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Stevensville Council changes meeting day to Thursday

Bill Perrin was sworn in as a Stevensville Town Council member by Mayor Gene Mim Mack on January 3 at a public ceremony at the town hall. Perrin was elected Council President at the January 9 council meeting. Michael Howell photo.

 

Ron Klaphake was sworn in as a Stevensville Town Council member by Mayor Gene Mim Mack on January 3 at a public ceremony at the town hall. Michael Howell photo.

By Michael Howell

The Stevensville Town Council, which has been meeting regularly on the second and fourth Monday of each month, has changed its routine and will now meet on the second and fourth Thursday of each month at 7 p.m. at Town Hall. Any person wanting to place an item on the agenda will have to submit the request to Town Hall by noon on the Friday preceding the next Thursday meeting. It was also decided to distribute the Council’s information packet to the North Valley Public Library and the Bitterroot Star.

New councilor Ron Klaphake, who proposed the changes, said that providing a council meeting information packet to the public library would make it more readily available to those people in town who work during the day, since the library is open in the evening after work hours. He said the Town should be encouraging the public to get informed and participate in governmental affairs. Klaphake said he spoke with library officials and that they were receptive to the idea.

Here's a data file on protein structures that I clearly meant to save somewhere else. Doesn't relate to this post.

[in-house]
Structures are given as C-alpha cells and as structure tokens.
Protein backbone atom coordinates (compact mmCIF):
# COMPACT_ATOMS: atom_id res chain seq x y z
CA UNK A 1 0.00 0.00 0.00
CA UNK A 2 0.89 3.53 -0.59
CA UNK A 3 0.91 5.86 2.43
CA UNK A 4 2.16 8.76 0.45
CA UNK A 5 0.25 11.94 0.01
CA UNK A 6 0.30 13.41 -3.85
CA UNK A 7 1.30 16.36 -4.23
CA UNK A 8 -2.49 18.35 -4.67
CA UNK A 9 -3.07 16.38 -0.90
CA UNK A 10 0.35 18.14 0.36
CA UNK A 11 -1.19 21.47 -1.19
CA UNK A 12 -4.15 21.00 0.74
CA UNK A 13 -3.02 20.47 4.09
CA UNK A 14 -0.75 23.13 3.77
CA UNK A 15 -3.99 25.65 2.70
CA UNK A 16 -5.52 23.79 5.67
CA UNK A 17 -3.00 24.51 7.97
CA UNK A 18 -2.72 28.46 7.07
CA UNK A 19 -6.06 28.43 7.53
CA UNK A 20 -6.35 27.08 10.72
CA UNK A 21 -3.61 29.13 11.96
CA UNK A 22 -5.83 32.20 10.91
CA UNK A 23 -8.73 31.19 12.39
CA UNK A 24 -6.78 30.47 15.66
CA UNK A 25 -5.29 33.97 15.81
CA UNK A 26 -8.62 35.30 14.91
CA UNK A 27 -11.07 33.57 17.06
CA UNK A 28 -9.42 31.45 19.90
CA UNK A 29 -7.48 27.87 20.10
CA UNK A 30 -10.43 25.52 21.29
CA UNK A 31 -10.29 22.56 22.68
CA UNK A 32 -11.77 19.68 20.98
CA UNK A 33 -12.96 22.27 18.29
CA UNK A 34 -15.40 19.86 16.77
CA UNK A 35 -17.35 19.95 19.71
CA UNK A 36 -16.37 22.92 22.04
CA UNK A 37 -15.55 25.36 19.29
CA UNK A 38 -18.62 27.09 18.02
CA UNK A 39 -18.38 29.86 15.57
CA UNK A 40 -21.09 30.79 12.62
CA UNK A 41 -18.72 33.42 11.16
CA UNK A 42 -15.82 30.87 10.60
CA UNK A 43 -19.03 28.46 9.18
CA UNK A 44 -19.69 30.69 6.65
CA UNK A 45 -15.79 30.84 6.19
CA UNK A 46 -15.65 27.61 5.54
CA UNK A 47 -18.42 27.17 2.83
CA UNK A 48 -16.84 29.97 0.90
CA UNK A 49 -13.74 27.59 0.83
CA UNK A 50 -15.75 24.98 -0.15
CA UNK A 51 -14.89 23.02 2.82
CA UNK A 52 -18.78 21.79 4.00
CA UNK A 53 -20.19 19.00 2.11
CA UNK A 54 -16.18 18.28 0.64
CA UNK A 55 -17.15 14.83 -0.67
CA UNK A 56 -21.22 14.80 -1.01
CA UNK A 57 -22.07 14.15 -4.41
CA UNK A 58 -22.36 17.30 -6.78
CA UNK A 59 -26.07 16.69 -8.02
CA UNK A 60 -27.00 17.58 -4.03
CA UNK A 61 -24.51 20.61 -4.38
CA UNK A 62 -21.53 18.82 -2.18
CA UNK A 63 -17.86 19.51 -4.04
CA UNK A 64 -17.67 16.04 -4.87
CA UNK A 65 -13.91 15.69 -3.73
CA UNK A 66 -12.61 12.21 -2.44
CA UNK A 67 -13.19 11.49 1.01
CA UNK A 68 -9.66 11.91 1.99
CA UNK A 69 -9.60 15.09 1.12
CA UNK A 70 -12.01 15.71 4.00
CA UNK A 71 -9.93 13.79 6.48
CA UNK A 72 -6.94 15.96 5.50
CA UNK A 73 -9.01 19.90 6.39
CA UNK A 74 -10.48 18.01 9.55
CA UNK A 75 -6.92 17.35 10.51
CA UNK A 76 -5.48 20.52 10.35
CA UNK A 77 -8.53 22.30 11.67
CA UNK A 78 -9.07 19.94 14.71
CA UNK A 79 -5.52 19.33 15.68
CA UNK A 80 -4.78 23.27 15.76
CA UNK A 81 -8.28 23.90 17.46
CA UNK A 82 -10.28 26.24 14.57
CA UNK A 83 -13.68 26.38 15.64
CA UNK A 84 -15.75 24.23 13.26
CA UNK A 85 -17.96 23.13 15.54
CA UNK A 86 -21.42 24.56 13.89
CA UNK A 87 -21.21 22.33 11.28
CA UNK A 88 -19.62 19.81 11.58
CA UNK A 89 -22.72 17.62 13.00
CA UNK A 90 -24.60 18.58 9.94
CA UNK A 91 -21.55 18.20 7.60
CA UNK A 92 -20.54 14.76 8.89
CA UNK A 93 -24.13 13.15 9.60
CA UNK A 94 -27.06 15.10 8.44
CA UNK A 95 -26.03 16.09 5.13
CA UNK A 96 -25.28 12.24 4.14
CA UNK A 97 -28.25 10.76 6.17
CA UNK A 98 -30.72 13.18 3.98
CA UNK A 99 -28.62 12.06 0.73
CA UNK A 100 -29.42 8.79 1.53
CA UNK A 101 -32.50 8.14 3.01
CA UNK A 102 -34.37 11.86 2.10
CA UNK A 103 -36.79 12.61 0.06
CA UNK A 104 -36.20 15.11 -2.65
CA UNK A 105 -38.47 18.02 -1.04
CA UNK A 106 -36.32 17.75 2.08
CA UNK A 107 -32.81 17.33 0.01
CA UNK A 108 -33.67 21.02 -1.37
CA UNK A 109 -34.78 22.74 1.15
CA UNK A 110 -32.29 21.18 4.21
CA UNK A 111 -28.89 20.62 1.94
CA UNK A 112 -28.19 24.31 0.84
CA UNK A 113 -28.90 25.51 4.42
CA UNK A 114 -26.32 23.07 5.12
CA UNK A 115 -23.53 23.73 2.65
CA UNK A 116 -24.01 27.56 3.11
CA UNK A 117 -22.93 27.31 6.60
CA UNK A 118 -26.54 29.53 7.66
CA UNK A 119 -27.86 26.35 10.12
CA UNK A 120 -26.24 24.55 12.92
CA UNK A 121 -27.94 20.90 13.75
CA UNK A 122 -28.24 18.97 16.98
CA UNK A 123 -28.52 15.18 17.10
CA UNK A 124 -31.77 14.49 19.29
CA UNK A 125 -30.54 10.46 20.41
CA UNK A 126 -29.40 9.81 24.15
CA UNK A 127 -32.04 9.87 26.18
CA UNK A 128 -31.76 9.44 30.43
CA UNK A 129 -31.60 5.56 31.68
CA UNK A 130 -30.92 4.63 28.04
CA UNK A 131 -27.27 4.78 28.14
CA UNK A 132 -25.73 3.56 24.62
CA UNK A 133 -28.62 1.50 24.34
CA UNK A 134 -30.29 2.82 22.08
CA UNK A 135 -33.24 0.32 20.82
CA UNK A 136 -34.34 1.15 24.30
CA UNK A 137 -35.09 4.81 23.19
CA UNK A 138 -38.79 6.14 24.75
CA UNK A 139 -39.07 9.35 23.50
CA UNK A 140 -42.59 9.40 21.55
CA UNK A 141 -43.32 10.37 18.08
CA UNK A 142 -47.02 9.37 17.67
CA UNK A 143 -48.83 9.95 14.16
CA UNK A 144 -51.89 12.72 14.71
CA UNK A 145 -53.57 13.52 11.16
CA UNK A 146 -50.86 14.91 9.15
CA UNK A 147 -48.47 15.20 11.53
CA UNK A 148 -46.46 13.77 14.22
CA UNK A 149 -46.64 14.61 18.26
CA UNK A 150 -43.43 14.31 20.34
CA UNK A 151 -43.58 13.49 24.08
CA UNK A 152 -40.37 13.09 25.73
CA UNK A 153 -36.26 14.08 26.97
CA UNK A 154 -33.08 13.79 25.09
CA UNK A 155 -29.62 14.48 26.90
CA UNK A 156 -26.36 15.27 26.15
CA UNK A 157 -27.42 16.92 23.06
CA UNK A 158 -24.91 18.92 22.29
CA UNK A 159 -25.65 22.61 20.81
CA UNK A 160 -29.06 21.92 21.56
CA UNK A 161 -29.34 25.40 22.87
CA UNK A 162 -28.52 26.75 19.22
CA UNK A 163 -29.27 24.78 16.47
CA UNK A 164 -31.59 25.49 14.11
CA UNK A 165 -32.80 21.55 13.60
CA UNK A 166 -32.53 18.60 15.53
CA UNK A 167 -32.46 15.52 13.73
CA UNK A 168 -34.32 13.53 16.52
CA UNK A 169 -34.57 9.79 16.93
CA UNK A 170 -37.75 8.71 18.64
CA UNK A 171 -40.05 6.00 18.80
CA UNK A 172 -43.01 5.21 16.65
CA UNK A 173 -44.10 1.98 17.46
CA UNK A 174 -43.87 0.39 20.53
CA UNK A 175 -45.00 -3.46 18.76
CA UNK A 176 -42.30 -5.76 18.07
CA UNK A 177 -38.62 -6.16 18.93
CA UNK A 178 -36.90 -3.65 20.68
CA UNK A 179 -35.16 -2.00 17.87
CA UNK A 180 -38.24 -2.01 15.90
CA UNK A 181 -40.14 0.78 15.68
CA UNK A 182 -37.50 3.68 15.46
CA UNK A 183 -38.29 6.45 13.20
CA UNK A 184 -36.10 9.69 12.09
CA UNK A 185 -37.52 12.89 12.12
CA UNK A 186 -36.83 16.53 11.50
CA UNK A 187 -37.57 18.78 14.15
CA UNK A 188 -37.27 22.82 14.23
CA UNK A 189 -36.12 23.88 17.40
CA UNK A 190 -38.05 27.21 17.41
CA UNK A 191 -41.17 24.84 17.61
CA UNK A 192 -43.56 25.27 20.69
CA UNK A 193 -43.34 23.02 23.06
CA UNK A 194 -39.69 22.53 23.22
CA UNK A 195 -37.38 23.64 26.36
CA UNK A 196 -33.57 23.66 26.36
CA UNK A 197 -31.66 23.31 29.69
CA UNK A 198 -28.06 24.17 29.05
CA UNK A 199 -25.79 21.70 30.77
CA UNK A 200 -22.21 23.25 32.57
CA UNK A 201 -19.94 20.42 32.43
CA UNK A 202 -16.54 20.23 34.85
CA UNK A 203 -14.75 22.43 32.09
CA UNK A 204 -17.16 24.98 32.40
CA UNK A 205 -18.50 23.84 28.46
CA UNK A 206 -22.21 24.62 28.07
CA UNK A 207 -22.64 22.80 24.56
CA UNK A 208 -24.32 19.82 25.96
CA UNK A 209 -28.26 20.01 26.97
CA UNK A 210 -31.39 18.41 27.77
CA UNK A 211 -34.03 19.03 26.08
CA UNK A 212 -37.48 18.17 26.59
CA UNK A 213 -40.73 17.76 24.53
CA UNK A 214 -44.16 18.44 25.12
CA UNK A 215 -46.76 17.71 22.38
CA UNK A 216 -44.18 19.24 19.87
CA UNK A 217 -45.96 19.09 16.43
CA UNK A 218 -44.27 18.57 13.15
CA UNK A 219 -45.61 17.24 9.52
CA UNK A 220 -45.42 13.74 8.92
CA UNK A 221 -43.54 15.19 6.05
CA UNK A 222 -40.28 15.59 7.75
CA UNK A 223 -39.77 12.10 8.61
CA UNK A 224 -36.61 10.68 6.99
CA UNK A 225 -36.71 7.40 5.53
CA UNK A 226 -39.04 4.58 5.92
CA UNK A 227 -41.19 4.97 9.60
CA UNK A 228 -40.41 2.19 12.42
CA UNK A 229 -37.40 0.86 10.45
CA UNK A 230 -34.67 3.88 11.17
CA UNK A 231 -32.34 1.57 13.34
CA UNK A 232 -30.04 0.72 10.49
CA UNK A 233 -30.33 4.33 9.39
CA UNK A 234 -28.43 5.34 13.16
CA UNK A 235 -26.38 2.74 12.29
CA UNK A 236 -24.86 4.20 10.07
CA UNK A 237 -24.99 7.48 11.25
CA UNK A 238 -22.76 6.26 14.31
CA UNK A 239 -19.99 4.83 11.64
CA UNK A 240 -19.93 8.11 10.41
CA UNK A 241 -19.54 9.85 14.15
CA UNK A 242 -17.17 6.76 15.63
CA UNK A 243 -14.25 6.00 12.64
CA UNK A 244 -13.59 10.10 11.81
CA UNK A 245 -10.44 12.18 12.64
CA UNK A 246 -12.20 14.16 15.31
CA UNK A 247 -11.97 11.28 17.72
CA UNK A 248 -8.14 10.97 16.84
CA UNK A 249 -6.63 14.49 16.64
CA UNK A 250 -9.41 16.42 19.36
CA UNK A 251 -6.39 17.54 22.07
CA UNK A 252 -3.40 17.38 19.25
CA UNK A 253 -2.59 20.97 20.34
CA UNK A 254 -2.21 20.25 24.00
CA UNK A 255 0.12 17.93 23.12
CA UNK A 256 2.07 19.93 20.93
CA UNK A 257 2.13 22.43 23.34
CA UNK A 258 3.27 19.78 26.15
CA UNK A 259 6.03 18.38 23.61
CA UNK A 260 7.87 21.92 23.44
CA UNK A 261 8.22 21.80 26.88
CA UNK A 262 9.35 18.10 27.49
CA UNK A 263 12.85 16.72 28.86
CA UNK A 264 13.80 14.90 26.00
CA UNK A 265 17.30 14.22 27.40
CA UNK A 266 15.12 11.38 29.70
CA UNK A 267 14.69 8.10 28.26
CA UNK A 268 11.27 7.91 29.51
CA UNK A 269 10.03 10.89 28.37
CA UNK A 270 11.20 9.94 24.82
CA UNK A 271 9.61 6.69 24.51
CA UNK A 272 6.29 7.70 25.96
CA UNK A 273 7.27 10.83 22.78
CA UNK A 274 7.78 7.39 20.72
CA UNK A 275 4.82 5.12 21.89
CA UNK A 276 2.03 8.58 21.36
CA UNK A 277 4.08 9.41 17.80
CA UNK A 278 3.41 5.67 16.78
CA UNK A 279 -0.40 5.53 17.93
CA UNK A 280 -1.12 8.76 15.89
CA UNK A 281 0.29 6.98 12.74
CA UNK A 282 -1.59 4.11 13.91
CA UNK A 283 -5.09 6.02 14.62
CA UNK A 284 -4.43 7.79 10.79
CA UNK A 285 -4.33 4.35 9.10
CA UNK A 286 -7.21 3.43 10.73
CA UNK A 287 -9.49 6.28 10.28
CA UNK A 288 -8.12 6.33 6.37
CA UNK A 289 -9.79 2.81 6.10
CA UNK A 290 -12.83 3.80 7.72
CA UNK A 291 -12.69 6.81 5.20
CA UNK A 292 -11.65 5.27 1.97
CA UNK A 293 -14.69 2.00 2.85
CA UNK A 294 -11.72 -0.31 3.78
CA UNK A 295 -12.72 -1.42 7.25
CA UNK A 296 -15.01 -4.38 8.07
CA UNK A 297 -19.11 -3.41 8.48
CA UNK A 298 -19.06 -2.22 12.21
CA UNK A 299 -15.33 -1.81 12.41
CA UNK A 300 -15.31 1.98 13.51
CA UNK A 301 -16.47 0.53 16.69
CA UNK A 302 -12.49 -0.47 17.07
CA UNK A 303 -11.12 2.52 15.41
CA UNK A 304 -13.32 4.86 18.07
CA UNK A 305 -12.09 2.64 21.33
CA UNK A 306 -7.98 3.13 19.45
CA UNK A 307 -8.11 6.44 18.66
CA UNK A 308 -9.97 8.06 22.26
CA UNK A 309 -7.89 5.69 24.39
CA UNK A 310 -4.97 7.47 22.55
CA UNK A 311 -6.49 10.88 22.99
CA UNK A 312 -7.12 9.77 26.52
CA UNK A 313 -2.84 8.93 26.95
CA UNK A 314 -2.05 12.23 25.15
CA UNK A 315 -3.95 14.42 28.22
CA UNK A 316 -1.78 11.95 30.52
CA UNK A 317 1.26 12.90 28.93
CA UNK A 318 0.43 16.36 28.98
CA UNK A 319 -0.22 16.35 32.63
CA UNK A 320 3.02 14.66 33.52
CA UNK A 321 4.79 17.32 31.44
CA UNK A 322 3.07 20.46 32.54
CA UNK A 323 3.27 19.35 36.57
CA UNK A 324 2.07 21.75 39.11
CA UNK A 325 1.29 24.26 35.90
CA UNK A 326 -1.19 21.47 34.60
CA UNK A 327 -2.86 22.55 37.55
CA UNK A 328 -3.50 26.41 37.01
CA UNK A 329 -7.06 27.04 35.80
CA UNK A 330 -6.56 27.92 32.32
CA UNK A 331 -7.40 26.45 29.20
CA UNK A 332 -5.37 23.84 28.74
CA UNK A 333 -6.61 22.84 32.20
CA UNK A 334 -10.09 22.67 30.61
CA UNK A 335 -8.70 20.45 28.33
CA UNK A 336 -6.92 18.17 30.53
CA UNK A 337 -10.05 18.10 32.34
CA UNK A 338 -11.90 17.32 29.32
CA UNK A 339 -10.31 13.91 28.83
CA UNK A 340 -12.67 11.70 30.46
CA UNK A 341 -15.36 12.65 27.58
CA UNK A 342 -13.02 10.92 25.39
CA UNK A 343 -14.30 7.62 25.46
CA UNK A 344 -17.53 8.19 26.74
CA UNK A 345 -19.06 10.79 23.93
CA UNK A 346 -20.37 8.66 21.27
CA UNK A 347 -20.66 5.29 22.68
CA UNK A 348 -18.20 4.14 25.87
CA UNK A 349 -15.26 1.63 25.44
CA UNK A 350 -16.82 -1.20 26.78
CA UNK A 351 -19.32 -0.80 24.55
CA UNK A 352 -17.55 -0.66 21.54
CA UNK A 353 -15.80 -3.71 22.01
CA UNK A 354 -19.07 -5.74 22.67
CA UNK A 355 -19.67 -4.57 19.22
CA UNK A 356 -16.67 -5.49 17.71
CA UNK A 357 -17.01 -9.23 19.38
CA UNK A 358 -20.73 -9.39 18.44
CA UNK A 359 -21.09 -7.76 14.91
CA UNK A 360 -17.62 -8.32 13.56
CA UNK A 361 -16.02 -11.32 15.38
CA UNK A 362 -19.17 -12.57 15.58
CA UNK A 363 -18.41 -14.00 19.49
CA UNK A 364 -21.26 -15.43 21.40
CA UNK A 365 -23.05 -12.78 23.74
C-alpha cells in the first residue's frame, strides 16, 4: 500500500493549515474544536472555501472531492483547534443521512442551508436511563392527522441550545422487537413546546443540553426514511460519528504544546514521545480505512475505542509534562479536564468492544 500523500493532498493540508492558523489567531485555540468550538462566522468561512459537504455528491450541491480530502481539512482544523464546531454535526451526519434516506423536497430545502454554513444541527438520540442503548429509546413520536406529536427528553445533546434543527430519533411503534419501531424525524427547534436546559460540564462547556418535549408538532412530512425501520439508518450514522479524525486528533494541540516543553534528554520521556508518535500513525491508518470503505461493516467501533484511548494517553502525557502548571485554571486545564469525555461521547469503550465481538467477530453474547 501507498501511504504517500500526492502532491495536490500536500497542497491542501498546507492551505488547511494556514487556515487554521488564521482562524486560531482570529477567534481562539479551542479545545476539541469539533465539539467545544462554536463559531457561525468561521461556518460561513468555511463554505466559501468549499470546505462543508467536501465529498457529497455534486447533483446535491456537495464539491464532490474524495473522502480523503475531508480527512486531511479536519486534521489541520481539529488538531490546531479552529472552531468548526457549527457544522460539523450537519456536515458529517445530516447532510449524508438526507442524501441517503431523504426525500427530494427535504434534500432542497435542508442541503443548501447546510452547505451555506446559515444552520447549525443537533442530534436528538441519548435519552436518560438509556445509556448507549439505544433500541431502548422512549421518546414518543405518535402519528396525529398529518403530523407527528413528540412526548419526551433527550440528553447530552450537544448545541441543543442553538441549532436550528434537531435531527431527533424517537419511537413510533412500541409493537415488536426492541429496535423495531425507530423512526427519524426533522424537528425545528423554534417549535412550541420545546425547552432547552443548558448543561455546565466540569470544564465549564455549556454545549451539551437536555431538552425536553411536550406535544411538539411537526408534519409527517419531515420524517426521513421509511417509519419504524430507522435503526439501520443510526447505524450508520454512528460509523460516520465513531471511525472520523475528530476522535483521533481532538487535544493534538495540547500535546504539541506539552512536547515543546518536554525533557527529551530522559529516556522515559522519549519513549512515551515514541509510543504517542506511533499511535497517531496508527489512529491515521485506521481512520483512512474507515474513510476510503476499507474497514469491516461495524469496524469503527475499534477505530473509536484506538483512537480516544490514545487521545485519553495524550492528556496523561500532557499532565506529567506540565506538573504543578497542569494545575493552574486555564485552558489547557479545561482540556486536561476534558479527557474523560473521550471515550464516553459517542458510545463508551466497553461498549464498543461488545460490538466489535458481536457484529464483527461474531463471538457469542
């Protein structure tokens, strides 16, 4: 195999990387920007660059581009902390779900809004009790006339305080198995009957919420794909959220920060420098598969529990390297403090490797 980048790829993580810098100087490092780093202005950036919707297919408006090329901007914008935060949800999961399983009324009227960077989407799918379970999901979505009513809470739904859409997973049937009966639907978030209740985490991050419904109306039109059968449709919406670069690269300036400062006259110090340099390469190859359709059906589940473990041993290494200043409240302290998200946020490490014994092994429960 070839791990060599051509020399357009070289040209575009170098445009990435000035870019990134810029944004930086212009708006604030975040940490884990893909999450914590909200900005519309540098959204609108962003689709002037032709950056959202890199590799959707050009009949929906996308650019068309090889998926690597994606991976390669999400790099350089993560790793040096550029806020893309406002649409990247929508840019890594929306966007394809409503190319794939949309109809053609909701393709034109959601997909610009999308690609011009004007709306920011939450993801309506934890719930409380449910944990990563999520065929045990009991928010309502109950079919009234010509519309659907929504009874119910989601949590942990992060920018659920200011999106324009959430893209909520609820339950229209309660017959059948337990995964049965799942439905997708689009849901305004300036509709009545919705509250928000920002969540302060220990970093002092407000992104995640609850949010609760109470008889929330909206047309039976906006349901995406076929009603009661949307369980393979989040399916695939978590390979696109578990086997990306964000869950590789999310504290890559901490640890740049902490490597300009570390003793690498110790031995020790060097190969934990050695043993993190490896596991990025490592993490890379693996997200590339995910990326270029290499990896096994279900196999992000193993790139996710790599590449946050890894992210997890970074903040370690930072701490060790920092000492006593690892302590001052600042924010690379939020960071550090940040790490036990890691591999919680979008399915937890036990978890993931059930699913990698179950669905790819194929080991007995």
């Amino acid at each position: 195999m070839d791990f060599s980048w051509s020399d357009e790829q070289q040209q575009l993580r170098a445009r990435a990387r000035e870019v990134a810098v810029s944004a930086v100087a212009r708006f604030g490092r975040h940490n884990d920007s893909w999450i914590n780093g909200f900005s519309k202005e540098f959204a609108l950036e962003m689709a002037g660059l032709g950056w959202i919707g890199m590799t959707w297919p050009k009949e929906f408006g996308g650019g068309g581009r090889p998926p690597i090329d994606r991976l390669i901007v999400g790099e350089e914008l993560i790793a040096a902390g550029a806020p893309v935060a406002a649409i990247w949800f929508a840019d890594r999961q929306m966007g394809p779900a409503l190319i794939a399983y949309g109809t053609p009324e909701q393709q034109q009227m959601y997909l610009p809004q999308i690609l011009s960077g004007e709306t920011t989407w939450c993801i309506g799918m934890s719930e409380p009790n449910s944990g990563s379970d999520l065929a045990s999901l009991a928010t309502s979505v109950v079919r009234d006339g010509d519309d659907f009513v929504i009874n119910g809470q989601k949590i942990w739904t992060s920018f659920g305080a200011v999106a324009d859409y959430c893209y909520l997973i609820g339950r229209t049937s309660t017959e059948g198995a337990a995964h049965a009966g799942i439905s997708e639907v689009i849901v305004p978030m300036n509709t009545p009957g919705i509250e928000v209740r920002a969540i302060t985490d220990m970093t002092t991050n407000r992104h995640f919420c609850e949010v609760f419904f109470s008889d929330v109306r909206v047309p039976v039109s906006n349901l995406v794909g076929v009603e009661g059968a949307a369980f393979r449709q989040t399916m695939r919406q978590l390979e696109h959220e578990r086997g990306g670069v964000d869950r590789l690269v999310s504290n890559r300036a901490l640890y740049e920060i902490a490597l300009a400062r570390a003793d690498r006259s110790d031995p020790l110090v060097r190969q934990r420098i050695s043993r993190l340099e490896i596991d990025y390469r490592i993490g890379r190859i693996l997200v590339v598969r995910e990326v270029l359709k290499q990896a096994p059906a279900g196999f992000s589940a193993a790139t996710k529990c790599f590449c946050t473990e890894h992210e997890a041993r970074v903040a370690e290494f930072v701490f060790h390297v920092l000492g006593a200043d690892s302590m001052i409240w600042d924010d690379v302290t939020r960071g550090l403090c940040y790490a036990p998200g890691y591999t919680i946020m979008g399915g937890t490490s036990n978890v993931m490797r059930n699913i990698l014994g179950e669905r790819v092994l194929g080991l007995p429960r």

The new procedures do allow the mayor to amend the published agenda so long as the amended agenda is posted on the bulletin board at Town Hall at least 48 hours in advance of the meeting.

Klaphake said, if it was up to him, he would leave that provision out.

“I certainly don’t think we should rely on that 48 hour notice. We should err on the side of public notice. If it becomes a constant,” he said, “I will try to change that.”

The changes were adopted in a unanimous vote.

Perrin new council president

The words had hardly left Mayor Gene Mim Mack’s mouth announcing that he was accepting nominations for Council President when Councilor Robin Holcomb nominated herself.

The Mayor asked for a second. But Councilor Klaphake noted that a second was not required in the nomination process.

Councilor Desera Towle then nominated Klaphake. But Klaphake declined the nomination and, instead, nominated newly elected Councilor Bill Perrin.

Town Attorney Keithi Worthington then intervened, questioning whether a second was required or not.

“Typically council actions require a second,” said Worthington.

Klaphake clarified, saying that Robert’s Rules of Order, the procedural rules which the Council has adopted, do not require a second in the nomination process.

After some discussion and a break to do some research, it was determined that the rules do not require a second in the nomination process.

The mayor then closed the nomination process and a vote was taken. Holcomb voted for herself and the other three councilors, including Perrin, voted for Perrin.